We do, but because the ASA is specifically excluded from oversight of political advertising, I think this actually causes problems in the UK. There's a general understanding that "if it wasn't true, they wouldn't be allowed to say it" which is fair enough most of the time but means that political advertising either online, in print, or on billboards, etc. can get away with - essentially - lying, without any consequences whatsoever.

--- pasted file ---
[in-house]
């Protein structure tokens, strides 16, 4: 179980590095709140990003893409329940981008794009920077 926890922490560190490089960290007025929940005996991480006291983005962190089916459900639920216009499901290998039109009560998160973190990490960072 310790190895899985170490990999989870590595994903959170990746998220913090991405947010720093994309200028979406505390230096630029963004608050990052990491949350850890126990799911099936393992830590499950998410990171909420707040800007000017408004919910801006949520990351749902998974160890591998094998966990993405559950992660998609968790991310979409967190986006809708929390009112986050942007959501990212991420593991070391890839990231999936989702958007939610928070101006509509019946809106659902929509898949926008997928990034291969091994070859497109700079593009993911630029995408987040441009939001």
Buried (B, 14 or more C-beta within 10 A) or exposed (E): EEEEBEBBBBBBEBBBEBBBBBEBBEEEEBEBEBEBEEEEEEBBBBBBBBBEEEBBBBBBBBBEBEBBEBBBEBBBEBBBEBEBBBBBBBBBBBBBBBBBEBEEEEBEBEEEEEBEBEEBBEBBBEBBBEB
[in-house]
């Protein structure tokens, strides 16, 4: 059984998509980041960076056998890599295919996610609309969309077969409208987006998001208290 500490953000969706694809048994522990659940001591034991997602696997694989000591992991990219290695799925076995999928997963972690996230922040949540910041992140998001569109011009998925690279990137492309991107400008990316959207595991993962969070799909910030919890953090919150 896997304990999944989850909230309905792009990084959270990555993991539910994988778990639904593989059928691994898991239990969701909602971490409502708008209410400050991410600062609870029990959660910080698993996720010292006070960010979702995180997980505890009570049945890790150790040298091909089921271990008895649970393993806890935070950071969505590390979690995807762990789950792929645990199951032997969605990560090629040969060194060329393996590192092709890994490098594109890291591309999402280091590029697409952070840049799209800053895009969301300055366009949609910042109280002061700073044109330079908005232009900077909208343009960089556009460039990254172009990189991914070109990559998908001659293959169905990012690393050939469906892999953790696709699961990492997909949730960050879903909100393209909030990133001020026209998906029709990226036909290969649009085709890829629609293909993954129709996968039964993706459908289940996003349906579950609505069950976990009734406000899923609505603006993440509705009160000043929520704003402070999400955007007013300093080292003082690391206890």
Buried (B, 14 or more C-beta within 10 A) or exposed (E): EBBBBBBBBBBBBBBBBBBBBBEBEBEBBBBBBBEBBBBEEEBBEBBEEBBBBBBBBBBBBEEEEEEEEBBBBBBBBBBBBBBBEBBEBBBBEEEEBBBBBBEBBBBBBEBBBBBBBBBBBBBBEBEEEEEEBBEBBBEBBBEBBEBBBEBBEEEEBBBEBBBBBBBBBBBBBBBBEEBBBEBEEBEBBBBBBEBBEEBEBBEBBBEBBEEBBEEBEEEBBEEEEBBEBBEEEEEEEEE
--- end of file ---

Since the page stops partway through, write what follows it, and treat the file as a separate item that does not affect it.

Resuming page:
The ASA did used to police political advertising as well, but that was taken away from it on the understandable basis that it was unable to respond in a timely enough manner to the kind of advertising used in the short timeframe of, say, an election campaign. The power was taken away on the basis that a new body would be set up which was specifically designed to respond quickly. Fair enough, except the new body was set up so now... nobody regulates political advertising.